An absolutely lovely and very unusual Thames rowing boat has come up for auction on eBay.
Bruff was built in 1910 by A.E. Saunders of Streatley as a double-ender, something I have never seen on the Thames. She looks a bit like an Adirondack guide boat, with the rower at one end and a passenger at the other, though in Edwardian Streatley the passenger would have been more likely to be a girl with a parasol rather than a 'sport' with rod and gun. At a mere 9ft long she is much shorter than the average guide boat, and with a beam of 3ft 8in a little tubbier too, but she should row easily and 'put the water back where she found it'.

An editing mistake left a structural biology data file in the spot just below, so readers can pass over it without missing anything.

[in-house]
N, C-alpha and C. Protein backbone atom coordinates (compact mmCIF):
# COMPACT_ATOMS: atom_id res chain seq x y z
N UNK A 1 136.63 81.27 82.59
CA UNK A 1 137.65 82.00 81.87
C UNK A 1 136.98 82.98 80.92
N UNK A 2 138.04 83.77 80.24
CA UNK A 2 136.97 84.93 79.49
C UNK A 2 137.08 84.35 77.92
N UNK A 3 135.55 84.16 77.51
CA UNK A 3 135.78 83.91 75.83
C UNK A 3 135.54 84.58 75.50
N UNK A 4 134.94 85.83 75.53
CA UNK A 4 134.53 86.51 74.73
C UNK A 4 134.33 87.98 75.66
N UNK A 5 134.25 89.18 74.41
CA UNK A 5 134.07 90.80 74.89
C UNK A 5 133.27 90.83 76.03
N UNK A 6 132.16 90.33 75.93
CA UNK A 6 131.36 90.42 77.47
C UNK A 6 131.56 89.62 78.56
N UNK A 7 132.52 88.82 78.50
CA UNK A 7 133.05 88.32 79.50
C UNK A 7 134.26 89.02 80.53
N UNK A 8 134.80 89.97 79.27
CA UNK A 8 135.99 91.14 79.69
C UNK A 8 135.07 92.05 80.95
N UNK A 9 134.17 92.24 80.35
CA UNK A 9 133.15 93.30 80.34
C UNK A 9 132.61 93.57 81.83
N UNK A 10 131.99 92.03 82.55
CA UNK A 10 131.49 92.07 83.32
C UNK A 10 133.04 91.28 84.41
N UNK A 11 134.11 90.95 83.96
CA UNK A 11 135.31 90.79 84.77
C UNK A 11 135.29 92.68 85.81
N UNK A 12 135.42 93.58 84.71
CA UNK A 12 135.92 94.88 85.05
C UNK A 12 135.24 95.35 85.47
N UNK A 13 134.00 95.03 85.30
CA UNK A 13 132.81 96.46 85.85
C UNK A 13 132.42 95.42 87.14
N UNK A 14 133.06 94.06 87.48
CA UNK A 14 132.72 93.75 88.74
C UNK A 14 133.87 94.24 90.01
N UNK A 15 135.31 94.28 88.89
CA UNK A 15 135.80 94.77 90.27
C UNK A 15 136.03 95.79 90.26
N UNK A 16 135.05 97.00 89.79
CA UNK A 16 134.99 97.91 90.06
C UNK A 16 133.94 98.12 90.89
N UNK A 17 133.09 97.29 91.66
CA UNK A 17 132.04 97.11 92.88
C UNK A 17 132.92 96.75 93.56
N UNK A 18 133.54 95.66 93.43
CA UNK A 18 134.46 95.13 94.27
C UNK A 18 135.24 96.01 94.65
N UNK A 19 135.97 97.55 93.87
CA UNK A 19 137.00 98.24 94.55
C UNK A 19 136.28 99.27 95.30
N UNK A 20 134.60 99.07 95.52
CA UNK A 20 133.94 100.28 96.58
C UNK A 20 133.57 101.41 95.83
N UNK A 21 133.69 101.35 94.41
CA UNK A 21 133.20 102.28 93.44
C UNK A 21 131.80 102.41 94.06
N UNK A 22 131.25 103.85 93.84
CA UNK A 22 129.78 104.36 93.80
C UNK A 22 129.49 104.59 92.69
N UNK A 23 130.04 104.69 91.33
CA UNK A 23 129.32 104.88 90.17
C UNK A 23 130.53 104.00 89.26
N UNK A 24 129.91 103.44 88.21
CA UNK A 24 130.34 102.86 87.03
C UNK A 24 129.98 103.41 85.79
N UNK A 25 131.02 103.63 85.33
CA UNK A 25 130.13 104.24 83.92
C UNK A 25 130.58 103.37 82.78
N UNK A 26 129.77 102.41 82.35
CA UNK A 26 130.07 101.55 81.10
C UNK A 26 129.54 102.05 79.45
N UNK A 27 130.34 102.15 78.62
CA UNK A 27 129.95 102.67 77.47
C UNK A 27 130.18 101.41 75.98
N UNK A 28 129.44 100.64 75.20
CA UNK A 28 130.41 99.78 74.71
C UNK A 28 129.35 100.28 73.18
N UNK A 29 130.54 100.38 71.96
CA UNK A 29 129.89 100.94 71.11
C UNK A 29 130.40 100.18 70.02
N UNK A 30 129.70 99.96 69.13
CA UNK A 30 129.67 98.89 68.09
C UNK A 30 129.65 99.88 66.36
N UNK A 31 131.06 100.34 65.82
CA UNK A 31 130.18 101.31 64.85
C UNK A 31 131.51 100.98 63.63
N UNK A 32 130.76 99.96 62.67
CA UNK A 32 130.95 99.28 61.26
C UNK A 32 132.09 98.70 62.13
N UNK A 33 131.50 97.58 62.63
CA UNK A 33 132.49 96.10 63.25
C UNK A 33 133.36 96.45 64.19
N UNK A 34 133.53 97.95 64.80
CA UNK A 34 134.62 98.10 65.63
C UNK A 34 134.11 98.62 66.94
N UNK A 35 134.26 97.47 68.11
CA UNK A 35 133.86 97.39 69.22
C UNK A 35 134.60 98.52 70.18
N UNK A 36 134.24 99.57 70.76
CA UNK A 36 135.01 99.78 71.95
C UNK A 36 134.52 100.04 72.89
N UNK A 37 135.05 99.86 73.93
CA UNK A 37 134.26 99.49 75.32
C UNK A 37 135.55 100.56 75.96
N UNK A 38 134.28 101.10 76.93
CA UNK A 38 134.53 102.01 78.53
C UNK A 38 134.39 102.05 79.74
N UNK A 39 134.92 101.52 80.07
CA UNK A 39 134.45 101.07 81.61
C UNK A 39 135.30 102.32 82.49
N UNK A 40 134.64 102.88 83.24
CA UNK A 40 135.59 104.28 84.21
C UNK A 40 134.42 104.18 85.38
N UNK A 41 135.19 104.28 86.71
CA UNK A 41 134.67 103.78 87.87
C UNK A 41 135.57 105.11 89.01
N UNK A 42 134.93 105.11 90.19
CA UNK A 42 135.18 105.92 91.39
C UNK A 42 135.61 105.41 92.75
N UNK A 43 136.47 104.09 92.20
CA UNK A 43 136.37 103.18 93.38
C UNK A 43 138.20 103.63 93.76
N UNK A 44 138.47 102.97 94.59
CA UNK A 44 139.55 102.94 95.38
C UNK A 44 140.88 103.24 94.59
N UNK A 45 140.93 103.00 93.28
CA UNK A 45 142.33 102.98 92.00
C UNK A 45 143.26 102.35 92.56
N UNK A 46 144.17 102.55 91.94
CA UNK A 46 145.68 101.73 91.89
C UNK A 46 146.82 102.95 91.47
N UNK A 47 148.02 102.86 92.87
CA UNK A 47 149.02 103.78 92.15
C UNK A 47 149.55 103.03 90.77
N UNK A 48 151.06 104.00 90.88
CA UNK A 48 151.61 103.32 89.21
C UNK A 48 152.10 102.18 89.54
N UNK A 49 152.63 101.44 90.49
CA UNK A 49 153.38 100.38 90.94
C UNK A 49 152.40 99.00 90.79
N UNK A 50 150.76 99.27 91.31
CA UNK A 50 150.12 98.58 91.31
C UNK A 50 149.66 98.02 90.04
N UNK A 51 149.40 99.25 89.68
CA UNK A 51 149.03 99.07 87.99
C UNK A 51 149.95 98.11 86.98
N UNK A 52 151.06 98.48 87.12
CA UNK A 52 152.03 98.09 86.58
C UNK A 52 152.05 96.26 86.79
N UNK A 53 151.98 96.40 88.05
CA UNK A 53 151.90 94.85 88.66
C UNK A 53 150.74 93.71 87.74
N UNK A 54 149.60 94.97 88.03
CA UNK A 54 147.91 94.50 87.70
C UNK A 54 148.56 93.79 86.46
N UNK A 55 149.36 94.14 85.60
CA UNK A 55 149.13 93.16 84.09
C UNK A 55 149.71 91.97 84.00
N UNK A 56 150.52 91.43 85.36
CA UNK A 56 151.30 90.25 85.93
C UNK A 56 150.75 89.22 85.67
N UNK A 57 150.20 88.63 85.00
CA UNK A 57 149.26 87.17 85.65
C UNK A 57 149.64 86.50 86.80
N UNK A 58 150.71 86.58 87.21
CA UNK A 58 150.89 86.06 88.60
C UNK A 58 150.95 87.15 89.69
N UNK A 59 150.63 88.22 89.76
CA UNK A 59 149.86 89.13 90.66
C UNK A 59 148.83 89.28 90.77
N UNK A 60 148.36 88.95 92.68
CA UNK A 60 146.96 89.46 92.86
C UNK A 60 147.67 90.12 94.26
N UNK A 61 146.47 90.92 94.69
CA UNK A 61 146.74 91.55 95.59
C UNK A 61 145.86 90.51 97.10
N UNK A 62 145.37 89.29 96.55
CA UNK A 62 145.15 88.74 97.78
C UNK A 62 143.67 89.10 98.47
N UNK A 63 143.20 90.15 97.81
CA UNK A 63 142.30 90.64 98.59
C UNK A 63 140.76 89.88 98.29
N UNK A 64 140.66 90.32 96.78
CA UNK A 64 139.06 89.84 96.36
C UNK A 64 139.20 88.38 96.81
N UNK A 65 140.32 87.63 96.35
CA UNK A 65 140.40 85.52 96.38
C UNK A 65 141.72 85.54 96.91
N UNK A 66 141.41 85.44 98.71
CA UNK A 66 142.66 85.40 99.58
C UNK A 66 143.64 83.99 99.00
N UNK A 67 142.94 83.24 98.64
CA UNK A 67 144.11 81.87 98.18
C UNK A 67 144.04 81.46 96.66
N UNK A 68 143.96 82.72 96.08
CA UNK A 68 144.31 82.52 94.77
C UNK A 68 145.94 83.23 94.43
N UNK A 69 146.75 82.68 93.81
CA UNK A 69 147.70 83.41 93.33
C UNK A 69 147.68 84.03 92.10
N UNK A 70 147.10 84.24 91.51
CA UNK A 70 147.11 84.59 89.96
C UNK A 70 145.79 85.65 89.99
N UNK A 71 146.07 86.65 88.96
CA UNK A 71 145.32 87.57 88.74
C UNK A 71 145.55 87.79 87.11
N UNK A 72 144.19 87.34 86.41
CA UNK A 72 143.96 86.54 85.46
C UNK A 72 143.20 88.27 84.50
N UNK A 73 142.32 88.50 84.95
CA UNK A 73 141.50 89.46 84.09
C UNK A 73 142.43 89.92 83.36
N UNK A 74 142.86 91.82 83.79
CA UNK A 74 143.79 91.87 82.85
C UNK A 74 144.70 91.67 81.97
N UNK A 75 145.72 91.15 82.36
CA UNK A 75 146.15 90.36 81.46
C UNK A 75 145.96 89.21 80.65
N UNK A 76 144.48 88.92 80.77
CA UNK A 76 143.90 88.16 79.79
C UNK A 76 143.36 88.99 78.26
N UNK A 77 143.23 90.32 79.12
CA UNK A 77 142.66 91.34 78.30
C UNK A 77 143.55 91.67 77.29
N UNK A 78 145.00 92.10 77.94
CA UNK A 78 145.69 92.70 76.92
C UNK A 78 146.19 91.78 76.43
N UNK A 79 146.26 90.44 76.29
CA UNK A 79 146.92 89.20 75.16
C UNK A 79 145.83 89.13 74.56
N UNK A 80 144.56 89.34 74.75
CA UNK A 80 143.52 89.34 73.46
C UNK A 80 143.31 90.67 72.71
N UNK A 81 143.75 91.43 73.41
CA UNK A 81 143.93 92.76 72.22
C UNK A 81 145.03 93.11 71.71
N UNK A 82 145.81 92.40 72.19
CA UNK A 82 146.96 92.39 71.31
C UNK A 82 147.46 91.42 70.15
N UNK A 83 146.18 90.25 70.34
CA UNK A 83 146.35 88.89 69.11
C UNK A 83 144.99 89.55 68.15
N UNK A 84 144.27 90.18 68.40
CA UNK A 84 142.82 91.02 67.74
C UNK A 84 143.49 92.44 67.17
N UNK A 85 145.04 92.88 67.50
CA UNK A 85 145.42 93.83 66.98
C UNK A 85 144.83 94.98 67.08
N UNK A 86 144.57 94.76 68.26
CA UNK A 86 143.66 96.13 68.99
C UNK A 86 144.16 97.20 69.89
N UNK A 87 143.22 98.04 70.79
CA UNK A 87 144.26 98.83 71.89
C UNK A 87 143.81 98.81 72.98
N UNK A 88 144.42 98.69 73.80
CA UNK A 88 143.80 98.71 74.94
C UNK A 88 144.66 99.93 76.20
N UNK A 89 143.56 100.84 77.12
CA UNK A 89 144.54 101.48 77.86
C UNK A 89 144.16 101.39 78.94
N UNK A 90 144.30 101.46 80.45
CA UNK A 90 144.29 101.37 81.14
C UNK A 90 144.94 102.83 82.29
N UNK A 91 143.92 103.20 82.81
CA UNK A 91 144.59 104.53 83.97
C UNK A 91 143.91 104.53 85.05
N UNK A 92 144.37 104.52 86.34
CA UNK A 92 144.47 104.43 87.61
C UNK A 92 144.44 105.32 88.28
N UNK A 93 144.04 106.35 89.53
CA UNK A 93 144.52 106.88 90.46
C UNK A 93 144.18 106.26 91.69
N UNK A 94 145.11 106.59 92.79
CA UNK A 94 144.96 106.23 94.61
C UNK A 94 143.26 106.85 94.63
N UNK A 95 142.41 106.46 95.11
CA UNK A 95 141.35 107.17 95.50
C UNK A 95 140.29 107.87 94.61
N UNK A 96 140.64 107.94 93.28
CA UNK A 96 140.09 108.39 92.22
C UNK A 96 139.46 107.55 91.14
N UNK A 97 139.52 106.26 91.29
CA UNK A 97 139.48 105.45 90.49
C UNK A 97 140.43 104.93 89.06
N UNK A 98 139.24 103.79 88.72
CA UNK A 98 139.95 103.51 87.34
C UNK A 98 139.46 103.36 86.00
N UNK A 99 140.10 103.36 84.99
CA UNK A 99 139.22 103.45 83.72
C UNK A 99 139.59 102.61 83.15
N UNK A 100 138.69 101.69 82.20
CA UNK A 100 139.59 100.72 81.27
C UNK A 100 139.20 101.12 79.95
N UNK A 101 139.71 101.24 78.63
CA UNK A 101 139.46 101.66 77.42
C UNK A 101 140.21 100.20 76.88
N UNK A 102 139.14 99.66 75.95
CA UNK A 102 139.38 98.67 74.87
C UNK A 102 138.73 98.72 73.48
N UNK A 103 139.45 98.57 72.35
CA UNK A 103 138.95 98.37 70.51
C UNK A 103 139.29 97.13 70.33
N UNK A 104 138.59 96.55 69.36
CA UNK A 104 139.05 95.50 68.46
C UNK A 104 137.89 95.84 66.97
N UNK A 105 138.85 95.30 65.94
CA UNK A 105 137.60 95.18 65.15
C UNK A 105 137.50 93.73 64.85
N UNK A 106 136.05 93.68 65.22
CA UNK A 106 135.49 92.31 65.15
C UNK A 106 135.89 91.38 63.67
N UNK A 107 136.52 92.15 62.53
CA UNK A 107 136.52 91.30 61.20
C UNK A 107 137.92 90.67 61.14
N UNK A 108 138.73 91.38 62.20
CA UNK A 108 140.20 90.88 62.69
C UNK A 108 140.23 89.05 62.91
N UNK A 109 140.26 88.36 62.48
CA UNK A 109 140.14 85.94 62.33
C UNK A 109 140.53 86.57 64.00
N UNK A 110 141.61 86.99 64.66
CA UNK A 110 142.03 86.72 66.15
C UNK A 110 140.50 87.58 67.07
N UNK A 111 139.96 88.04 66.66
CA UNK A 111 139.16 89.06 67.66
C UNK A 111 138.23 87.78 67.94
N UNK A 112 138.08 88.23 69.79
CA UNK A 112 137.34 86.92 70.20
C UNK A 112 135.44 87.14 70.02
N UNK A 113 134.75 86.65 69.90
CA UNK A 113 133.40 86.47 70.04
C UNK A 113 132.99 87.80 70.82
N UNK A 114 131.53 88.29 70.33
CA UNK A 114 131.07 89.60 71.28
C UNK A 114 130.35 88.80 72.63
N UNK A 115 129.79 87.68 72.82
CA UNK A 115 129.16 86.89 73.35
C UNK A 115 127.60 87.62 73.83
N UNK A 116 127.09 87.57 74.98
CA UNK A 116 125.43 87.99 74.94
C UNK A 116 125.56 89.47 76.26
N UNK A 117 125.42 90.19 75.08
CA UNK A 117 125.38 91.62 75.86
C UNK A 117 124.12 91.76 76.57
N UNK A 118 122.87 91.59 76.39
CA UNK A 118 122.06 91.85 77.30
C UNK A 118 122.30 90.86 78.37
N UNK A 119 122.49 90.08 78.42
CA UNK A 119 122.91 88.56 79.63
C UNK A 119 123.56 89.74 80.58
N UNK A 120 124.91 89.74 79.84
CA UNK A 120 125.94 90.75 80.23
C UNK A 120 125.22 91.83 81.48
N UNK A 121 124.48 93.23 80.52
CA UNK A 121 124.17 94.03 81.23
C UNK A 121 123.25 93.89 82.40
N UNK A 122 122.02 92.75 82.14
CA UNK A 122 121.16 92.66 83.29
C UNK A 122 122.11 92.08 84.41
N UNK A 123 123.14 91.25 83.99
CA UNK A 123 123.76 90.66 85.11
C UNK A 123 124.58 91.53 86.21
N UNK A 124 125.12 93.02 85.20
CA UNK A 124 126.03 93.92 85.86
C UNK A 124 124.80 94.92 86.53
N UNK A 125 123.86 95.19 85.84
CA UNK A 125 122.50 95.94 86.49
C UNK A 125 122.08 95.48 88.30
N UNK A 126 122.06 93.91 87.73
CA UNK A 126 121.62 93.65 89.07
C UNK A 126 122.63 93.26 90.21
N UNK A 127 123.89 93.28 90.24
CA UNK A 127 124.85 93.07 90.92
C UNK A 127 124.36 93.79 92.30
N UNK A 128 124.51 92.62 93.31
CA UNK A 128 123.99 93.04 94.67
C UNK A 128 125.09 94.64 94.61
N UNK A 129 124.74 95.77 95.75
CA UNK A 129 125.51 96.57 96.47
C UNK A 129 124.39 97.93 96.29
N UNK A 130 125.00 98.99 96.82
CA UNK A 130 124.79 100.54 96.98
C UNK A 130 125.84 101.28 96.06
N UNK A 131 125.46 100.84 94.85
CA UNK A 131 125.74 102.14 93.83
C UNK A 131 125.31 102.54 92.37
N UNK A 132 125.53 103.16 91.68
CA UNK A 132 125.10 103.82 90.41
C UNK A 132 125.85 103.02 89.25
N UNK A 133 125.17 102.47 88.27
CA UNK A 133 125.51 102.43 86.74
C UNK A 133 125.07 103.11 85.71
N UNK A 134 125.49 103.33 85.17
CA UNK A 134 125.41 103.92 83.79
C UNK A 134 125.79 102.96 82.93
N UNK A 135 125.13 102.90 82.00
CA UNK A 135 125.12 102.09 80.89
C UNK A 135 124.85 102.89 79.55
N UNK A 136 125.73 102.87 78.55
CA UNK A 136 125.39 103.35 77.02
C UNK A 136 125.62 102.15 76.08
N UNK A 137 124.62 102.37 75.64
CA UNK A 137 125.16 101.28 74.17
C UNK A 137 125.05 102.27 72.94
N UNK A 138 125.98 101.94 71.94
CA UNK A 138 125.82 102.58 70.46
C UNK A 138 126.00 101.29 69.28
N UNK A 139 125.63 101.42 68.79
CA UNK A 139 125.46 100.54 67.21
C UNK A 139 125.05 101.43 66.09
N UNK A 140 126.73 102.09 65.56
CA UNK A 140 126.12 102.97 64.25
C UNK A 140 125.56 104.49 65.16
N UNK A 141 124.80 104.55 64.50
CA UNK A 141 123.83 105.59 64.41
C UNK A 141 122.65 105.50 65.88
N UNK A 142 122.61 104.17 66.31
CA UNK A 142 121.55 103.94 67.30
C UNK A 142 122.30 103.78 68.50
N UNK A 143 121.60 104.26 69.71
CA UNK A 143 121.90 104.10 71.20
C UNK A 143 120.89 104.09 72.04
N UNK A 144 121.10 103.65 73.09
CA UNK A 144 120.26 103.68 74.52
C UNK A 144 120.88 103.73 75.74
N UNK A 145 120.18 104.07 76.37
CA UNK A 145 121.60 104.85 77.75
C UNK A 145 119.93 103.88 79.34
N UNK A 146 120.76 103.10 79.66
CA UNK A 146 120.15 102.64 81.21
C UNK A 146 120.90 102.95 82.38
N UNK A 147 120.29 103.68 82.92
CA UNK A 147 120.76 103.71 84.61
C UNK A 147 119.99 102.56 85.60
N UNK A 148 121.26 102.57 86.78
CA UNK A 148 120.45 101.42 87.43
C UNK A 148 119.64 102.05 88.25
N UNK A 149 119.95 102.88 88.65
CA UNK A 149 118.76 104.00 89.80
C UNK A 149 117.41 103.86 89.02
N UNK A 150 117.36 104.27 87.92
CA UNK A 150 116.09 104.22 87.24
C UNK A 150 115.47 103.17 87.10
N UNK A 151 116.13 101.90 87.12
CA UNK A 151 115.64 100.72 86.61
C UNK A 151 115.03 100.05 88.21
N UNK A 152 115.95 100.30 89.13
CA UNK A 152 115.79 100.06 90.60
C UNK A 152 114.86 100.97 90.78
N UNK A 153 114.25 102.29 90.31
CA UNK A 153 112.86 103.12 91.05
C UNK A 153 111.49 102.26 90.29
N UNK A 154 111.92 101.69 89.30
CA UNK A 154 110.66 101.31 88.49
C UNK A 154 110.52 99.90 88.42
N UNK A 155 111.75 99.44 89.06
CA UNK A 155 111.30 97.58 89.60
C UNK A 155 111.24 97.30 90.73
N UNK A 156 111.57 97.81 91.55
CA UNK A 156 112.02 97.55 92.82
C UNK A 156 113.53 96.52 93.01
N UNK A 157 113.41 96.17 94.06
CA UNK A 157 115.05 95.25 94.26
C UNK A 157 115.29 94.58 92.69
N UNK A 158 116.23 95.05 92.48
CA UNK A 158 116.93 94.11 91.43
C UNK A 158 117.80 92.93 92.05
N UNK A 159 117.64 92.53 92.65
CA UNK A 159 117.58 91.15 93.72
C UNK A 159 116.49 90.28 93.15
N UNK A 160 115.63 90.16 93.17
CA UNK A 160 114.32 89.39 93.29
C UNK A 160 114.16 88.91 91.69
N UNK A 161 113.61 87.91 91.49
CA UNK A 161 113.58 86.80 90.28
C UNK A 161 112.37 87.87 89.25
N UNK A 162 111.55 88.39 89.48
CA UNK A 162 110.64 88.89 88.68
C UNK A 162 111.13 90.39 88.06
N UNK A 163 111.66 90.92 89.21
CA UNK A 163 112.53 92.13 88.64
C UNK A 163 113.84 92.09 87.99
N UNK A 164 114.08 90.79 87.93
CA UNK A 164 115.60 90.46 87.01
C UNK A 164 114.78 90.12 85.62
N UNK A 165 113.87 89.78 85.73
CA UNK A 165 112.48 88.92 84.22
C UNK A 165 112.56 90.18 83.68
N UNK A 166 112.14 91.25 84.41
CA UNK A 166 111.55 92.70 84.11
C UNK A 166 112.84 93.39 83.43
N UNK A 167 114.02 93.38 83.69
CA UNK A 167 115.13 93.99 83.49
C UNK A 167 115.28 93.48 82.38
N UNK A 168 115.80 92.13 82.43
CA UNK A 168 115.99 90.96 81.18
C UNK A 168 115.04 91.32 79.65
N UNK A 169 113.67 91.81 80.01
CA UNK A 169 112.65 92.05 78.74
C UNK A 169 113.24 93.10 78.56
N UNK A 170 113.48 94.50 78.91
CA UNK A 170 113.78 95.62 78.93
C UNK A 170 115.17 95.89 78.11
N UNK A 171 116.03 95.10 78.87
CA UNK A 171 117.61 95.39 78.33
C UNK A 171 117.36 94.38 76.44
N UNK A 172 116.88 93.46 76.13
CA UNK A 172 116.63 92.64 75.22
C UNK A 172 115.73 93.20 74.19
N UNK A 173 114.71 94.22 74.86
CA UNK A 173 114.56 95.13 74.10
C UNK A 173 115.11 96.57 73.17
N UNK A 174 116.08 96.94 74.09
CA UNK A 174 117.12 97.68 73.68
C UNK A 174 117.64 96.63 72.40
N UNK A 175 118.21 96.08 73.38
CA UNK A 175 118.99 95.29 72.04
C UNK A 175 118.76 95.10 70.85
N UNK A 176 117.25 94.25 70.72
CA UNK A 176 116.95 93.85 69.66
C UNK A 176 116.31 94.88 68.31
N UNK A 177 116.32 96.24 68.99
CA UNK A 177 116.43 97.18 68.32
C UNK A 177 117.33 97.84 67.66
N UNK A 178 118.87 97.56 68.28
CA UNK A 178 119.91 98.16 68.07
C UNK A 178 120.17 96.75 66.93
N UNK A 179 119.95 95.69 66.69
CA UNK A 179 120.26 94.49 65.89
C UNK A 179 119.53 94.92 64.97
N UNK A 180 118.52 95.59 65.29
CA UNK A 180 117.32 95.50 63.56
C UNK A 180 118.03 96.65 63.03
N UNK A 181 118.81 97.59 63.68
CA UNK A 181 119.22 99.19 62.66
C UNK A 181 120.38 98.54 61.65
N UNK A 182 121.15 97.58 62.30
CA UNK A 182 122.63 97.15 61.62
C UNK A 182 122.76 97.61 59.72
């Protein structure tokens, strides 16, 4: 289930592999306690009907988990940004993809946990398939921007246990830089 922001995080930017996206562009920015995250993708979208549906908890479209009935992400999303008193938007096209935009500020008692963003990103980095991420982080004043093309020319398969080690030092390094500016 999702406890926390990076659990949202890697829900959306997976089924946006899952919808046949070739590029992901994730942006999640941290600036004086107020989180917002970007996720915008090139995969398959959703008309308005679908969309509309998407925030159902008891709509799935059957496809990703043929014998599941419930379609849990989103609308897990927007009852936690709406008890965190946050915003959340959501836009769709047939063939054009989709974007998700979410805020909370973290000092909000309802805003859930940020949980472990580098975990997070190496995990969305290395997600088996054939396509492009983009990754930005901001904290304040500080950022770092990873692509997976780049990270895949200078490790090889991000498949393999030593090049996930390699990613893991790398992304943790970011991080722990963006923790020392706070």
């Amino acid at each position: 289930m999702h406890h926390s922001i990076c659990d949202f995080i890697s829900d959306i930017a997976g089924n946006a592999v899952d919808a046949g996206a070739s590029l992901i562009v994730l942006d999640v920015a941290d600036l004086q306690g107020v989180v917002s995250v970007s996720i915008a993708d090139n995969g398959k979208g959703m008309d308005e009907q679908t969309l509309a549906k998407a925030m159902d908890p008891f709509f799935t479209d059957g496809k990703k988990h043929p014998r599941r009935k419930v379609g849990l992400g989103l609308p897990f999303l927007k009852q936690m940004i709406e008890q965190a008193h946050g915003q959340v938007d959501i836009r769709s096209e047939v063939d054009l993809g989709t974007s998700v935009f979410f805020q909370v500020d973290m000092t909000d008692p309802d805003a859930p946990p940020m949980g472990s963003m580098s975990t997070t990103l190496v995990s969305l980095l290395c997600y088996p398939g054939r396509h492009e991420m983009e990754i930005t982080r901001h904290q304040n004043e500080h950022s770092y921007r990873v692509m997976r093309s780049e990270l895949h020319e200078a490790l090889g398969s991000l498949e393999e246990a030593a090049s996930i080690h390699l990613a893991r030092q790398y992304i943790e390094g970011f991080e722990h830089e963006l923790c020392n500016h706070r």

According to the vendor Bruff is in remarkably unrestored condition, and comes with two sets of spoon oars, brass rowlocks and the original cover.
The A.E. Saunders yard was next to the Swan Hotel. The most famous member of the family firm was Sam Saunders who developed double-diagonal construction for fast steam boats, notably the boat race umpires boat Consuta. He outgrew the Streatley site, moving to Cowes in 1901 and founding the Saunders-Roe company that made everything from airborne lifeboats to hovercraft.